Lot 2
  • 2

Henri de Toulouse-Lautrec

350,000 - 450,000 USD
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  • Henri de Toulouse-Lautrec
  • Elles
  • Signed on the cover, each with the publisher's stamp (Lugt 1190) and inscribed Series 38
  • Nine lithographs from the Elles portfolio printed in color, plus the lithographic cover and the lithographic frontispiece

  • Each sheet: 20 1/2 by 15 3/4 in.
  • 52.1 by 40 cm


Arthur Smith

Collection of Mr. & Mrs. John Hay Whitney (acquired in 1960 from the above, through Antoine Grandmaison and sold: Sotheby's, New York, Impressionist and Modern Art from the Collection of Mr. & Mrs. John Hay Whitney, May 10, 1999, lot 14)

Acquired at the above sale


Washington, D.C., The National Gallery of Art, Henri de Toulouse-Lautrec: Marcel Lender in "Chilperic," 1994-95


Loys Delteil, Le Peintre-Graveur Illustré (XIXe et XXe Siècles), H. de Toulouse-Lautrec, vol. 11, Paris, nos. 179-189, illustrations of other examples

Jean Adhémar, Toulouse-Lautrec: His Complete Lithographs and Drypoints, New York, 1975, nos. 200-210, illustrations of other examples pp. 200-210

Wolfgang Wittrock, Toulouse-Lautrec: The Complete Prints, London, 1985, nos. 155-165, illustrations of other examples pp. 376-399

Götz Adriani, Toulouse-Lautrec, The Complete Graphic Works, A Catalogue Raisonné, Cologne, 1986, nos. 171-181, illustrations of other examples pp. 222-243

Richard Thomson, Philip Dennis Cate, Mary Weaver Chapin & Florence E. Coman, Toulouse-Lautrec and Montmartre (exhibition catalogue), National Gallery of Art, Washington D.C. & The Art Institute of Chicago, Chicago, 2005, illustrations of other examples pp. 229-235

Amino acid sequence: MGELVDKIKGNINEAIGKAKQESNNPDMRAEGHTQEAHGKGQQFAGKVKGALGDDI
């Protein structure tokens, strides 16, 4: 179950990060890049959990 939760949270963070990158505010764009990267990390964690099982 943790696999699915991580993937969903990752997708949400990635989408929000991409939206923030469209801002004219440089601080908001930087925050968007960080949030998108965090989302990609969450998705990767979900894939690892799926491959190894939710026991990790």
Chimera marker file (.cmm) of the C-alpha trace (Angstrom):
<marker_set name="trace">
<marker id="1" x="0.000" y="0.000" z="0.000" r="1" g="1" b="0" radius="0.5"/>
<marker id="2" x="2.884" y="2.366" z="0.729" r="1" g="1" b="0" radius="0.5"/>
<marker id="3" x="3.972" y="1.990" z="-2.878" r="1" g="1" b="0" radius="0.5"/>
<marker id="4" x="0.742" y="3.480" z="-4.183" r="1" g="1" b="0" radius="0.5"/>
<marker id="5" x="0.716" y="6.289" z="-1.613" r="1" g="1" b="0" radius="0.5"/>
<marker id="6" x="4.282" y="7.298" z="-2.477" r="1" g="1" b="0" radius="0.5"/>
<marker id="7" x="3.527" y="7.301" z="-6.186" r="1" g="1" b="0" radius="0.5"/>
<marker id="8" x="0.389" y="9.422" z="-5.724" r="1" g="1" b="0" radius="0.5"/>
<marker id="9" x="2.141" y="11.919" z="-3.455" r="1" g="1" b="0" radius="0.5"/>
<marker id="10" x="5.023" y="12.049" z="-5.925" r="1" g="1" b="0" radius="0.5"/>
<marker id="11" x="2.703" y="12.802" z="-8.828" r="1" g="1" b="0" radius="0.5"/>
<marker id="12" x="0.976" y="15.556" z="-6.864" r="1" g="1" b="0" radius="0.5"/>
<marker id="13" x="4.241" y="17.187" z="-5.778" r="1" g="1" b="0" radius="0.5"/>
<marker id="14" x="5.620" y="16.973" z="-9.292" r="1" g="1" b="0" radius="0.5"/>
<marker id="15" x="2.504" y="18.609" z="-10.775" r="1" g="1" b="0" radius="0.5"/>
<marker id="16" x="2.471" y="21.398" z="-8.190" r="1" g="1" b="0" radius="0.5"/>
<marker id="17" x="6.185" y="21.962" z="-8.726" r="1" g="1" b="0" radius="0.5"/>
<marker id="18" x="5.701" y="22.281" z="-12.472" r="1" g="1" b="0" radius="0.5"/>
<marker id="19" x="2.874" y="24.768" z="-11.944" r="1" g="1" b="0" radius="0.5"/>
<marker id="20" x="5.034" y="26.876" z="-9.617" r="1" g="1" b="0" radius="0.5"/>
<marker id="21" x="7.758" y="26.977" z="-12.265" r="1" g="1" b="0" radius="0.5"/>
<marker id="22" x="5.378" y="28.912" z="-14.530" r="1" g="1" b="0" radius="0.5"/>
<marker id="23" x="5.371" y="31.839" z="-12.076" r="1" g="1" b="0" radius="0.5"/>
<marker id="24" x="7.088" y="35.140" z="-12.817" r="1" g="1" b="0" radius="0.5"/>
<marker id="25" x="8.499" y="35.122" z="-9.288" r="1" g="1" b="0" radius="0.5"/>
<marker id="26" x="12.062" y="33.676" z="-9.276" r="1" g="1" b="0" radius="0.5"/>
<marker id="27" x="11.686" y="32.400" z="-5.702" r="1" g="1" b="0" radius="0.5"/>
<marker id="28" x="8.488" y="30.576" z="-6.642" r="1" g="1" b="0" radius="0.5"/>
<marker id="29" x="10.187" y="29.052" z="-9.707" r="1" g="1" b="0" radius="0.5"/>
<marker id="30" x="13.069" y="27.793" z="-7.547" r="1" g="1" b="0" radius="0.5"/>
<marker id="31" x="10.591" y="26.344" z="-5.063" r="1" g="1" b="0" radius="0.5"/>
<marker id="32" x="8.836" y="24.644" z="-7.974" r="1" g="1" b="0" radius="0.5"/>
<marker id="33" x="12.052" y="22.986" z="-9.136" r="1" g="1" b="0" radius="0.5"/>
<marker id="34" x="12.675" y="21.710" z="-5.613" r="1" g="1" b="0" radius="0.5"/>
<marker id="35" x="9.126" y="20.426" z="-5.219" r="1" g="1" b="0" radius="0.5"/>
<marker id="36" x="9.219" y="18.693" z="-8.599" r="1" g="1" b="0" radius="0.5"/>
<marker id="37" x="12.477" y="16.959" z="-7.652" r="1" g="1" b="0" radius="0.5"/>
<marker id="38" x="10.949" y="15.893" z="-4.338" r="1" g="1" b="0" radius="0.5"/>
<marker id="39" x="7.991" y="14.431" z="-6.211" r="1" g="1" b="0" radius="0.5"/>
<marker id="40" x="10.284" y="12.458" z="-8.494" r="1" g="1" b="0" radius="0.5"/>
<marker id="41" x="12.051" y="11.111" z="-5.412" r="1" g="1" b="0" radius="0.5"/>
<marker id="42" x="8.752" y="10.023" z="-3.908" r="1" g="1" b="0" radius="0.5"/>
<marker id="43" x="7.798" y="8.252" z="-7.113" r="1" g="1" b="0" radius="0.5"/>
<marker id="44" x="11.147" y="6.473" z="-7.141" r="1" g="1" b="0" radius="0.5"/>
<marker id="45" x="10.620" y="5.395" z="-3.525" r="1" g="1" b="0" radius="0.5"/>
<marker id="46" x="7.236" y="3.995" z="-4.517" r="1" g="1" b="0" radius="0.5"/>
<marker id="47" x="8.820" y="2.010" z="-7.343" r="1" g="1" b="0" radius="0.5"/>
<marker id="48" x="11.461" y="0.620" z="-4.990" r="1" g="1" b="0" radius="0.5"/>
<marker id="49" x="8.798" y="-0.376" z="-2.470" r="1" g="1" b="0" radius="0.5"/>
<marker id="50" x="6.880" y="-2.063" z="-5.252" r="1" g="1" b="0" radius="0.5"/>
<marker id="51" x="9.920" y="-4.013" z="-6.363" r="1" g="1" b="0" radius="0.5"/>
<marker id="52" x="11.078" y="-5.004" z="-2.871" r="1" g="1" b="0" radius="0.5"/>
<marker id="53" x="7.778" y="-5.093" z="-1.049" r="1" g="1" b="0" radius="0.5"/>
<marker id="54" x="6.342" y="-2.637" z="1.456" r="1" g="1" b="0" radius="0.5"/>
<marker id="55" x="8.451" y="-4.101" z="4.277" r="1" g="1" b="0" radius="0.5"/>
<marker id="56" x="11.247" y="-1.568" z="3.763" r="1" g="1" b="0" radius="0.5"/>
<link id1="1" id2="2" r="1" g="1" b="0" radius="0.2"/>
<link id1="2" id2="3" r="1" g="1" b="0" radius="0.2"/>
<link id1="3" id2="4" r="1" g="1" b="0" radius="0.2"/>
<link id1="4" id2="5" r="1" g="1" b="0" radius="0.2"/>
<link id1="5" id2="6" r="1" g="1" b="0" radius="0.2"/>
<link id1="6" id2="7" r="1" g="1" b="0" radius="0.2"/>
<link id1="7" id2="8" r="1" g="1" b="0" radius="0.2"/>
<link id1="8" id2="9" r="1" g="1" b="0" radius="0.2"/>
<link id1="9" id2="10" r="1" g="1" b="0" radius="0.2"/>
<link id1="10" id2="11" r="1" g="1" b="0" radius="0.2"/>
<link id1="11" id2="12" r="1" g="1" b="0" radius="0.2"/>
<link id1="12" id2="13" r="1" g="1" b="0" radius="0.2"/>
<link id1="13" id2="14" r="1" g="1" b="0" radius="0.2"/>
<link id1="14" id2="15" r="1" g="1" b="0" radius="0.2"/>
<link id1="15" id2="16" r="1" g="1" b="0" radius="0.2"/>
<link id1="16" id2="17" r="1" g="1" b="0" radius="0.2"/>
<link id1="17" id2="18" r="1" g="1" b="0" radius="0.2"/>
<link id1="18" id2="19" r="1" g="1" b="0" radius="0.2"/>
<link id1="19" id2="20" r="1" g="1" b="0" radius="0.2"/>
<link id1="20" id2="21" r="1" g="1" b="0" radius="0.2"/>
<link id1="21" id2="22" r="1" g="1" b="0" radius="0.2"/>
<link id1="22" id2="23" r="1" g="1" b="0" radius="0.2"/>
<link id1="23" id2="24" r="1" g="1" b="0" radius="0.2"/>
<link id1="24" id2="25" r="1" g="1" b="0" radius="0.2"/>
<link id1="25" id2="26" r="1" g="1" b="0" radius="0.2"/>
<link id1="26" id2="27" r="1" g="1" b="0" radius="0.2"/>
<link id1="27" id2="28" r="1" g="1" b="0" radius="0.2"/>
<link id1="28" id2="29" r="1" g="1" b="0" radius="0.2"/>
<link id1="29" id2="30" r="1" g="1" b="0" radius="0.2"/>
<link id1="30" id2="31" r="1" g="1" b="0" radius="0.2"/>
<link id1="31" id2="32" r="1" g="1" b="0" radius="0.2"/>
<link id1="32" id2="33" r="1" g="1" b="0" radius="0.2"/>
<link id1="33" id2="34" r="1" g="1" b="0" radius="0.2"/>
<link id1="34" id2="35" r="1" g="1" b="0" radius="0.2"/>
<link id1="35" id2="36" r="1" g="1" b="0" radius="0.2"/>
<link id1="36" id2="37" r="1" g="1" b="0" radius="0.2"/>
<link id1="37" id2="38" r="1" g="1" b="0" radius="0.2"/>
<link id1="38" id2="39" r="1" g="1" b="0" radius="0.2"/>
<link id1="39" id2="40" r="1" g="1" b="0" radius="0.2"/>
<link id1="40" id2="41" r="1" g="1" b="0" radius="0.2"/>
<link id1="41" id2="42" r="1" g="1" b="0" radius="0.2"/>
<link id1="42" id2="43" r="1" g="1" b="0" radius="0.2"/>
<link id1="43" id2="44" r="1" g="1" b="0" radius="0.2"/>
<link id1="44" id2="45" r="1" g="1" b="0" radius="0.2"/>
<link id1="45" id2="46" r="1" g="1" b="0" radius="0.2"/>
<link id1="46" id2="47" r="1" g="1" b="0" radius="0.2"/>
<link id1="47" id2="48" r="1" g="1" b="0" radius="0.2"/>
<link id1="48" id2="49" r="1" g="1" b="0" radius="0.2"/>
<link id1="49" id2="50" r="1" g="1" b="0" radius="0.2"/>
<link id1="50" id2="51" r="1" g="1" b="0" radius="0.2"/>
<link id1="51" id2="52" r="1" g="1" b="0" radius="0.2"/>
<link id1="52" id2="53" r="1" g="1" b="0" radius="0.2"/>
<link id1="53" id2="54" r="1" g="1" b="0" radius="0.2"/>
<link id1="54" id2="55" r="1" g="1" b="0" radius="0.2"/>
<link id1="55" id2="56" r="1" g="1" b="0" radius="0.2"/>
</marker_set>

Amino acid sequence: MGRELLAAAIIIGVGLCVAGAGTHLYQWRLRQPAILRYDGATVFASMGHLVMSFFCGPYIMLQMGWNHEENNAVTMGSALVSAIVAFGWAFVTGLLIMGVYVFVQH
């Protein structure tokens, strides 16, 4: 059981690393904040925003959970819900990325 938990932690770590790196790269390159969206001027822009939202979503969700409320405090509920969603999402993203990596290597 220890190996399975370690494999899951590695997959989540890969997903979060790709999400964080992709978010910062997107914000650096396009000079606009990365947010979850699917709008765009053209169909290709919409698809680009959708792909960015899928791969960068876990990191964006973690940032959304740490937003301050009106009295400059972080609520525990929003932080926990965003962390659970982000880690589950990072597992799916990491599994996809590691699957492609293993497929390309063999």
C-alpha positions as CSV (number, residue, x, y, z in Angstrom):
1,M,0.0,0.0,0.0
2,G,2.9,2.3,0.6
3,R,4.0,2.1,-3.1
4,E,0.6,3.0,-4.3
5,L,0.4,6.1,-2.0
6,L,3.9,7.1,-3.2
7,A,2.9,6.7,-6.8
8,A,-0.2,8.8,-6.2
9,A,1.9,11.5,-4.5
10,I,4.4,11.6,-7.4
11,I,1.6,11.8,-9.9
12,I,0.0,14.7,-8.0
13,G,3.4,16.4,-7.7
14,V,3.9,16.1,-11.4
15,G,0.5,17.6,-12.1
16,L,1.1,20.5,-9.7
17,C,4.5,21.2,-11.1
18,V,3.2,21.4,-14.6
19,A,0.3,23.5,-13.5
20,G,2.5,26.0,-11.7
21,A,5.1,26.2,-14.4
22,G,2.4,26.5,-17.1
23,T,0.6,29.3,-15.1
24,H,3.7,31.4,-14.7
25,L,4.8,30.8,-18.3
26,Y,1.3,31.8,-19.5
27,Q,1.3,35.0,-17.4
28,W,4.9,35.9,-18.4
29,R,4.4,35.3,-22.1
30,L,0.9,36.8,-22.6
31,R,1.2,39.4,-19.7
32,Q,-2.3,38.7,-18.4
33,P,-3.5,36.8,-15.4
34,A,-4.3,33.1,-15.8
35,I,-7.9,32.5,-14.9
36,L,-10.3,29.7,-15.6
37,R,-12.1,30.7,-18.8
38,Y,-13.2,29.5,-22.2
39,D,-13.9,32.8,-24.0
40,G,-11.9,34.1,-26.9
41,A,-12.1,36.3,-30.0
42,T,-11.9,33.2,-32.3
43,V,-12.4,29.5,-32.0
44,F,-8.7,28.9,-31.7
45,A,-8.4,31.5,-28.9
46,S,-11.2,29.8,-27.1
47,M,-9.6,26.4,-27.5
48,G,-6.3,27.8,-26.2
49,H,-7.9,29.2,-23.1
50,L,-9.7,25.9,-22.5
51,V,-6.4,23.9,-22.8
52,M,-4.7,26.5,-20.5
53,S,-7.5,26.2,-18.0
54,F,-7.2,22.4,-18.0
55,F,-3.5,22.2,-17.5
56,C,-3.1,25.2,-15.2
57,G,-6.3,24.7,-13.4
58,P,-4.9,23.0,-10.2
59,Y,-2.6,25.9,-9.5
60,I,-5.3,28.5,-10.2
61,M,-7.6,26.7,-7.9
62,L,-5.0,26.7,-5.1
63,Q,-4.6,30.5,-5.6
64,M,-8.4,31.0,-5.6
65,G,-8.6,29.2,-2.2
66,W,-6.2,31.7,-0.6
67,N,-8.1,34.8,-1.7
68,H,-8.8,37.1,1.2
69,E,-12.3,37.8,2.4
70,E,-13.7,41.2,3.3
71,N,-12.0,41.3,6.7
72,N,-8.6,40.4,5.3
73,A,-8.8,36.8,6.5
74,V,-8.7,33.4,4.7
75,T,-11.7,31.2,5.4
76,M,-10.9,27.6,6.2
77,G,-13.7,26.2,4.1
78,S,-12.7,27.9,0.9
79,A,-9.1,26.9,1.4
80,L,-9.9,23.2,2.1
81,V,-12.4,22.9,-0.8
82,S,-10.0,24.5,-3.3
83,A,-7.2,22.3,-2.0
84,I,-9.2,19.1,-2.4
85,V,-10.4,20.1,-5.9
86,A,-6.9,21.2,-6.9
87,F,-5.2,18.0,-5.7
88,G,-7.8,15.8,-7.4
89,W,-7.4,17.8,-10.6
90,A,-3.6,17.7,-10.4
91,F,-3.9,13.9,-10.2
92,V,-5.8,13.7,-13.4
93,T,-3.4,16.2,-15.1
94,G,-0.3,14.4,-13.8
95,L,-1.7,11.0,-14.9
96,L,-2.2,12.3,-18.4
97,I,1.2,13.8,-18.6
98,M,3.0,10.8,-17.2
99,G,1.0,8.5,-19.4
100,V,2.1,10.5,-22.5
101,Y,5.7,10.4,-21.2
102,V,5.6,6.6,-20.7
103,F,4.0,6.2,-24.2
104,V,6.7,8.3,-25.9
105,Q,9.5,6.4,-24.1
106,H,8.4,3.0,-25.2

The prints are in good condition overall and the sheets are full. Each bears the ink stamp of Gustave Pellet and is watermarked G. Pellet/Toulouse Lautrec. All sheets are hinged with Japan paper at the upper right and left corners. Lacking Femme qui se lave la toilette (Adriani 176) Adriani 171-1 68.1 by 109 cm Folding creases, as issued, with associated discoloration along the folds. Mottled foxing throughout and a few stains from prior hinges are visible. Adriani 171-II 51.5 by 40 cm Some handling creases. Discoloration from prior hinges on the verso shows through on the recto in five spots. Adriani 172 - La Clownesse assise 52 by 40.5 cm The colors in the background are very slightly attenuated but the red and yellow in the figure remain strong. There are pale adhesive stains from previous hinges on the verso at sheet corners and center of left and right edges, four showing through to the recto, most noticeably at center right. A small diagonal crease (5 mm) at lower left where the corner was folded over in printing has left a white spot on the recto and the splatter of the lithograph on the verso. Adriani 173 40 by 51.8 cm Minor mat stain along the sheet edges. Adhesive discoloration from prior hinges on the verso showing through slightly on recto. Adriani 174 40.4 by 52.3 cm Discoloration comprises two spots of discoloration from prior hinges in left and right corners, showing through slightly on recto and a few very tiny fox marks visible upon close inspection near lower sheet edge. There are minor handling creases and traces of pale mat stain along the edges of the sheet. Adriani 175 40.2 by 52.3 cm Two shallow paper losses at lower right and lower left corners measure about ¼ - ½ inch. Discoloration comprises mat stain at the edges, two fox marks at the deckle, lower right, and a few adhesive stains from prior hinges showing through at upper sheet corners. Adriani 178 52.5 by 40.5 cm There is a short printer's crease with associated tear (.5 cm, backed with Japan) at the left sheet edge. The ink did not register where paper was creased leaving a hairline un-printed line. The mat stain along sheet edges is most notable at bottom. Discoloration from old hinges shows through to the recto at the lower corners and the center of right side. Adriani 177 52 by 40 cm Mat stain at edges. Five spots of discoloration from old hinges on verso, three of which show through on recto. One fox mark approximately 1 ½" from upper right sheet edge. Adriani 179 40.2 by 52.1 cm The yellow background is slightly attenuated. Discoloration comprises three adhesive stains from prior hinging on the verso, showing through slightly and minor mat stain along the deckle. There is a small crease at the lower right corner and occasional handling creases are visible in the paper Adriani 180 52.5 by 40.5 cm The blue and yellow inks are slightly attenuated. A soft diagonal crease at upper left corner measures 11 inches. A narrow (.3 cm) stain measuring 8 inches extends along the upper deckle. Additionally there is pale mat stain and three spots of discoloration from prior hinges on verso, one of which shows through slightly on recto Adriani 181 40.2 by 52.2 cm Discoloration comprises mat stain along the top, left, and right sheet edges as well as adhesive discoloration from prior hinges showing through on recto.